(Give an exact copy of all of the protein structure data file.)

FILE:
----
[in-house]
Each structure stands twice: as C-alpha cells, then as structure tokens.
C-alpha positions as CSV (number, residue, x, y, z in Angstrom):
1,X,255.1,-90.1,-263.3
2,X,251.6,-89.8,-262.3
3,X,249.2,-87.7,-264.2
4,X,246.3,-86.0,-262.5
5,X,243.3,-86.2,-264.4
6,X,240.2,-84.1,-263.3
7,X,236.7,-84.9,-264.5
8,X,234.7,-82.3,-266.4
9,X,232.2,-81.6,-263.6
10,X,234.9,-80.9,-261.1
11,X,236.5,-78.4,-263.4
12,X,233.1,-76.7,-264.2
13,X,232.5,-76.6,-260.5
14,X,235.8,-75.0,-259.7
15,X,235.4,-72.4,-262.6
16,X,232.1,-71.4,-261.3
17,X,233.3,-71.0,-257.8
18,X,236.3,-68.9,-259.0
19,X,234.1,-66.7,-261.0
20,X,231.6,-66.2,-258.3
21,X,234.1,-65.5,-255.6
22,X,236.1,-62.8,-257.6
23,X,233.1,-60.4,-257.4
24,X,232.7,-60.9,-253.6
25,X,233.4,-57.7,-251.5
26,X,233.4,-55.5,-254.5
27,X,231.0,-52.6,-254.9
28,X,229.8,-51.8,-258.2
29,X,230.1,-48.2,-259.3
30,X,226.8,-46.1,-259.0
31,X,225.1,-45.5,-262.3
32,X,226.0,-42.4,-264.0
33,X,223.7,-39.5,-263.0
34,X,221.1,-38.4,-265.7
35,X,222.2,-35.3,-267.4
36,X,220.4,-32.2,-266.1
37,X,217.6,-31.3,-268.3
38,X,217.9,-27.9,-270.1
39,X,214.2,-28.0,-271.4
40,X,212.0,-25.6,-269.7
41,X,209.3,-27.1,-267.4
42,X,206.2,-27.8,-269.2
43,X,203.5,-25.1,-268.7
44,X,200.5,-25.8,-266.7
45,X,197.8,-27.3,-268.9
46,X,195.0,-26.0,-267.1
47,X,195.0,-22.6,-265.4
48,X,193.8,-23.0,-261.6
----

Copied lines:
[in-house]
Each structure stands twice: as C-alpha cells, then as structure tokens.
C-alpha positions as CSV (number, residue, x, y, z in Angstrom):
1,X,255.1,-90.1,-263.3
2,X,251.6,-89.8,-262.3
3,X,249.2,-87.7,-264.2
4,X,246.3,-86.0,-262.5
5,X,243.3,-86.2,-264.4
6,X,240.2,-84.1,-263.3
7,X,236.7,-84.9,-264.5
8,X,234.7,-82.3,-266.4
9,X,232.2,-81.6,-263.6
10,X,234.9,-80.9,-261.1
11,X,236.5,-78.4,-263.4
12,X,233.1,-76.7,-264.2
13,X,232.5,-76.6,-260.5
14,X,235.8,-75.0,-259.7
15,X,235.4,-72.4,-262.6
16,X,232.1,-71.4,-261.3
17,X,233.3,-71.0,-257.8
18,X,236.3,-68.9,-259.0
19,X,234.1,-66.7,-261.0
20,X,231.6,-66.2,-258.3
21,X,234.1,-65.5,-255.6
22,X,236.1,-62.8,-257.6
23,X,233.1,-60.4,-257.4
24,X,232.7,-60.9,-253.6
25,X,233.4,-57.7,-251.5
26,X,233.4,-55.5,-254.5
27,X,231.0,-52.6,-254.9
28,X,229.8,-51.8,-258.2
29,X,230.1,-48.2,-259.3
30,X,226.8,-46.1,-259.0
31,X,225.1,-45.5,-262.3
32,X,226.0,-42.4,-264.0
33,X,223.7,-39.5,-263.0
34,X,221.1,-38.4,-265.7
35,X,222.2,-35.3,-267.4
36,X,220.4,-32.2,-266.1
37,X,217.6,-31.3,-268.3
38,X,217.9,-27.9,-270.1
39,X,214.2,-28.0,-271.4
40,X,212.0,-25.6,-269.7
41,X,209.3,-27.1,-267.4
42,X,206.2,-27.8,-269.2
43,X,203.5,-25.1,-268.7
44,X,200.5,-25.8,-266.7
45,X,197.8,-27.3,-268.9
46,X,195.0,-26.0,-267.1
47,X,195.0,-22.6,-265.4
48,X,193.8,-23.0,-261.6